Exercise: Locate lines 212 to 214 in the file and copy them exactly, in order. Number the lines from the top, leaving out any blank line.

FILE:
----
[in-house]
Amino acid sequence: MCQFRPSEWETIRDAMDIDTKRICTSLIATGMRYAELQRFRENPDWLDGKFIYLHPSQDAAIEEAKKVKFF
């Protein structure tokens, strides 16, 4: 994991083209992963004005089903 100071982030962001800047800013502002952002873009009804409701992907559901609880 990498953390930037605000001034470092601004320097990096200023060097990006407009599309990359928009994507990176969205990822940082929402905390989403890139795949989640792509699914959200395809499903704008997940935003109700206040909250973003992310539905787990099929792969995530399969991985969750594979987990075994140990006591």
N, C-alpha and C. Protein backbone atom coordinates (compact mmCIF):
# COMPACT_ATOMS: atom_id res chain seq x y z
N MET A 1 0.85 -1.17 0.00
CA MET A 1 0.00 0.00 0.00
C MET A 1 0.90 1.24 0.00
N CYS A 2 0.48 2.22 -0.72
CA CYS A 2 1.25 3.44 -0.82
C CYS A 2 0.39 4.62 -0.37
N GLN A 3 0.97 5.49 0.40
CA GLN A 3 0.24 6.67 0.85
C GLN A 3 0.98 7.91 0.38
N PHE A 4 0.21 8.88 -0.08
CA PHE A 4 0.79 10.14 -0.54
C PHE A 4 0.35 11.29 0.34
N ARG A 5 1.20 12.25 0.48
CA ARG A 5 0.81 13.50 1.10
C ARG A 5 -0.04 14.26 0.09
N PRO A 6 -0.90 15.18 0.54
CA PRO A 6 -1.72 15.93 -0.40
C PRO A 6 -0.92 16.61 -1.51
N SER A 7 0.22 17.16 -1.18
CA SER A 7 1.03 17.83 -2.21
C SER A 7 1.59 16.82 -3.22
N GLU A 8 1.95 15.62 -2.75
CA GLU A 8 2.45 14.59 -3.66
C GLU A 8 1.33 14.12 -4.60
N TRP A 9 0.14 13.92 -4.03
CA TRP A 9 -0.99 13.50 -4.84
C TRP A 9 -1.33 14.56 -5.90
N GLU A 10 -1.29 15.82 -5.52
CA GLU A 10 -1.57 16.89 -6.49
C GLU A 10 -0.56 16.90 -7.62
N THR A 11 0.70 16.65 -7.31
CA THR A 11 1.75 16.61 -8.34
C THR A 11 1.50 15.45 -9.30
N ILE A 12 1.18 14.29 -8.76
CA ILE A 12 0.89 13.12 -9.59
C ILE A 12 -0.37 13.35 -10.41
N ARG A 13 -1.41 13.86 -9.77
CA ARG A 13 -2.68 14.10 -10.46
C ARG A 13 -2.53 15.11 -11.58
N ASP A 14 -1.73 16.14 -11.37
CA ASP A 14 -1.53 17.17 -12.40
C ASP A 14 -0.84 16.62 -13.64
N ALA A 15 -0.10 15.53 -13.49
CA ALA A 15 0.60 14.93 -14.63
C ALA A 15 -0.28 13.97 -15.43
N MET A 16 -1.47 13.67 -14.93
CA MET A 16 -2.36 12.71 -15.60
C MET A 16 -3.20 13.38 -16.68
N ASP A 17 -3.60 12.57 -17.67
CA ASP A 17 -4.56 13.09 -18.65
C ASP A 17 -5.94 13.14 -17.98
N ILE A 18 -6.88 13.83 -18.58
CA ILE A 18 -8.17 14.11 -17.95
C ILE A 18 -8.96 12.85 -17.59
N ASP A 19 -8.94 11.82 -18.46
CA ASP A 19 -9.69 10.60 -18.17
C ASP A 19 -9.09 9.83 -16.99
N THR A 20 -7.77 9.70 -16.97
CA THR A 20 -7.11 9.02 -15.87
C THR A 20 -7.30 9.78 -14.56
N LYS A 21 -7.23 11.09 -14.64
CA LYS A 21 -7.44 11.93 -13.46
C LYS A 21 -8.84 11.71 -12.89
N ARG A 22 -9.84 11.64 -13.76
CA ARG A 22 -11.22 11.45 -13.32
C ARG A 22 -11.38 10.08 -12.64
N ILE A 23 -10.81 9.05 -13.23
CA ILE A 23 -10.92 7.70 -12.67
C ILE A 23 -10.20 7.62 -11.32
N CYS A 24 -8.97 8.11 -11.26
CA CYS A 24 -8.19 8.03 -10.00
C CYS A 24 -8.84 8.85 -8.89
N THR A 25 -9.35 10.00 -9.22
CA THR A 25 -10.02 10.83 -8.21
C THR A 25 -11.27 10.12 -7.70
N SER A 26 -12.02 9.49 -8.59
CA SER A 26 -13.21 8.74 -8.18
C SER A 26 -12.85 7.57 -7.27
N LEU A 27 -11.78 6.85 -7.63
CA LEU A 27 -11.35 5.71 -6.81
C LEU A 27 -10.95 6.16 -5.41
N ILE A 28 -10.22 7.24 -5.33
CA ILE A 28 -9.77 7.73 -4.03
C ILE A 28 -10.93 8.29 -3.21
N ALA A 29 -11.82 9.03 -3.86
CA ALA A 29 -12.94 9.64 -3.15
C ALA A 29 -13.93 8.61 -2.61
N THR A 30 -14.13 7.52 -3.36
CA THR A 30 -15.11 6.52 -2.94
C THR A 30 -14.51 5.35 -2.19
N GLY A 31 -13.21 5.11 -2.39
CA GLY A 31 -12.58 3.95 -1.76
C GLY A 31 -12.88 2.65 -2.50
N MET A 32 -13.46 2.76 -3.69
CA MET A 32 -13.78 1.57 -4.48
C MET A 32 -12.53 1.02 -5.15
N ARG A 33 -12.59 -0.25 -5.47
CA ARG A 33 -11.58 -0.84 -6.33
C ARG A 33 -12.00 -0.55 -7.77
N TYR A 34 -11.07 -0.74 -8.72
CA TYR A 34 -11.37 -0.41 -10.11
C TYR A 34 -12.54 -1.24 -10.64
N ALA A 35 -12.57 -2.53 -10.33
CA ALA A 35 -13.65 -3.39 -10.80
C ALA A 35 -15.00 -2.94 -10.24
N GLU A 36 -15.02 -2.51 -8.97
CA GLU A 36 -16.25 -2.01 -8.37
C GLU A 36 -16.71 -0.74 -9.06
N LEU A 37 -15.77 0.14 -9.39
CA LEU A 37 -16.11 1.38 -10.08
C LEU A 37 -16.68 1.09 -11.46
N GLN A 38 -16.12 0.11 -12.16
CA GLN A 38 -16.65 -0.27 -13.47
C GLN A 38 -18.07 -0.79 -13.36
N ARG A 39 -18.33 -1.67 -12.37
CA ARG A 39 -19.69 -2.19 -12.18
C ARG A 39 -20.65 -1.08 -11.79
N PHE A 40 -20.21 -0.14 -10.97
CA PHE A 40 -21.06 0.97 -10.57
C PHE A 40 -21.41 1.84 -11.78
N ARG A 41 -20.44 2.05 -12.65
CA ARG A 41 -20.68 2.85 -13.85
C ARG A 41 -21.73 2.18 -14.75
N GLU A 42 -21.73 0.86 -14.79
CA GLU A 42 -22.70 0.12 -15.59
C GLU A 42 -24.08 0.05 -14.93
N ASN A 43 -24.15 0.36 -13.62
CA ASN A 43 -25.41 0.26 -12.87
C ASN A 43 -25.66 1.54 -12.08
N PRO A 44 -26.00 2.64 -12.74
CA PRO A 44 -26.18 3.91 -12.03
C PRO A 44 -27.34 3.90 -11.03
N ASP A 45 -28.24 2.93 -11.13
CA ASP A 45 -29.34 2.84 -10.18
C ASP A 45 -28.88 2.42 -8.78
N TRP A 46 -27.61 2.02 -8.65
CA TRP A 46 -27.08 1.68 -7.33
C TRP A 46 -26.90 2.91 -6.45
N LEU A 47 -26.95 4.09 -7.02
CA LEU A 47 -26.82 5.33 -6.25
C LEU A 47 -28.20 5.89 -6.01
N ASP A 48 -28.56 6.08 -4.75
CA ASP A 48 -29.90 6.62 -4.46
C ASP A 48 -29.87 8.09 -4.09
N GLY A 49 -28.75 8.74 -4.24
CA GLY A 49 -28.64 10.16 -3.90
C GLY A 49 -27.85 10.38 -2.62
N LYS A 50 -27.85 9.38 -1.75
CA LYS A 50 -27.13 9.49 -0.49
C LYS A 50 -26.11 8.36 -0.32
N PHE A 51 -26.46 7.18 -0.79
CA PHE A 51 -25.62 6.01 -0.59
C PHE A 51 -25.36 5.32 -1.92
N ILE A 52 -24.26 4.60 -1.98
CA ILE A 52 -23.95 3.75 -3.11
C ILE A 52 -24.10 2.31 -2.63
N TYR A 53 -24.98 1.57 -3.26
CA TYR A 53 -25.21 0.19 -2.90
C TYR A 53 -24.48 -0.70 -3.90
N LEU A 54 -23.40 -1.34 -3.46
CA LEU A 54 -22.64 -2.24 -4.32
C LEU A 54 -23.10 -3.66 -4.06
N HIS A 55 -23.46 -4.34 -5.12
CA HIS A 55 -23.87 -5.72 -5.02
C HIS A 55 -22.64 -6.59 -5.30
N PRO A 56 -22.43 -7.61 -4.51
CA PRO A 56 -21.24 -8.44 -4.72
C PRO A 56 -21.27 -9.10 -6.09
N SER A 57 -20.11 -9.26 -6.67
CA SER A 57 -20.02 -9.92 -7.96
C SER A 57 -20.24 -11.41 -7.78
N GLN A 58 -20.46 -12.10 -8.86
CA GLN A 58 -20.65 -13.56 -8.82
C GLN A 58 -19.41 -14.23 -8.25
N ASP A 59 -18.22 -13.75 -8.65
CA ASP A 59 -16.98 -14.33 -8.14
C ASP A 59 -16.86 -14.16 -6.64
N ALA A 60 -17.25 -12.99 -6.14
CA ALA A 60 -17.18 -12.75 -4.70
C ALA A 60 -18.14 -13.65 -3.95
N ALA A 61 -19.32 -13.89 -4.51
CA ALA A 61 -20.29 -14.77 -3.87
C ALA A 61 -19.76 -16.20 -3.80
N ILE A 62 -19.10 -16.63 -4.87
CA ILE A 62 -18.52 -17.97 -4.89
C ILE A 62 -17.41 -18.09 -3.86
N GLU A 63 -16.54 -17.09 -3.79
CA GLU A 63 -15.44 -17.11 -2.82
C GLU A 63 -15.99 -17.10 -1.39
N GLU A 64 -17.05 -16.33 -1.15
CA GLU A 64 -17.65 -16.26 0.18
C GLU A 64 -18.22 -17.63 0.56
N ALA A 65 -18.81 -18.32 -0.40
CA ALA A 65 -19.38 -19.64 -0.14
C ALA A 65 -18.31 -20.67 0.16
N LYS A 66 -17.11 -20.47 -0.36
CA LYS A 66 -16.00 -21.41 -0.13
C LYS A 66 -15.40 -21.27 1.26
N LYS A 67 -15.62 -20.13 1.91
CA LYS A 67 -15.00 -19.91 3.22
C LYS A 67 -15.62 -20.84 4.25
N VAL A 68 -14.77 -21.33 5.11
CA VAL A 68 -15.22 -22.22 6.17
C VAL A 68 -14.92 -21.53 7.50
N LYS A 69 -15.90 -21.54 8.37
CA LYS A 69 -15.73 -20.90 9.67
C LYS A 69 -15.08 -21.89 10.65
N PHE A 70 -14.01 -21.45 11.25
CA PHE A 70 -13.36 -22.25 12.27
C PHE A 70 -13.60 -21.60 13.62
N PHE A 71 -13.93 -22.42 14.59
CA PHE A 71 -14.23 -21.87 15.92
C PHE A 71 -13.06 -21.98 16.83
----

C LYS A 69 -15.08 -21.89 10.65
N PHE A 70 -14.01 -21.45 11.25
CA PHE A 70 -13.36 -22.25 12.27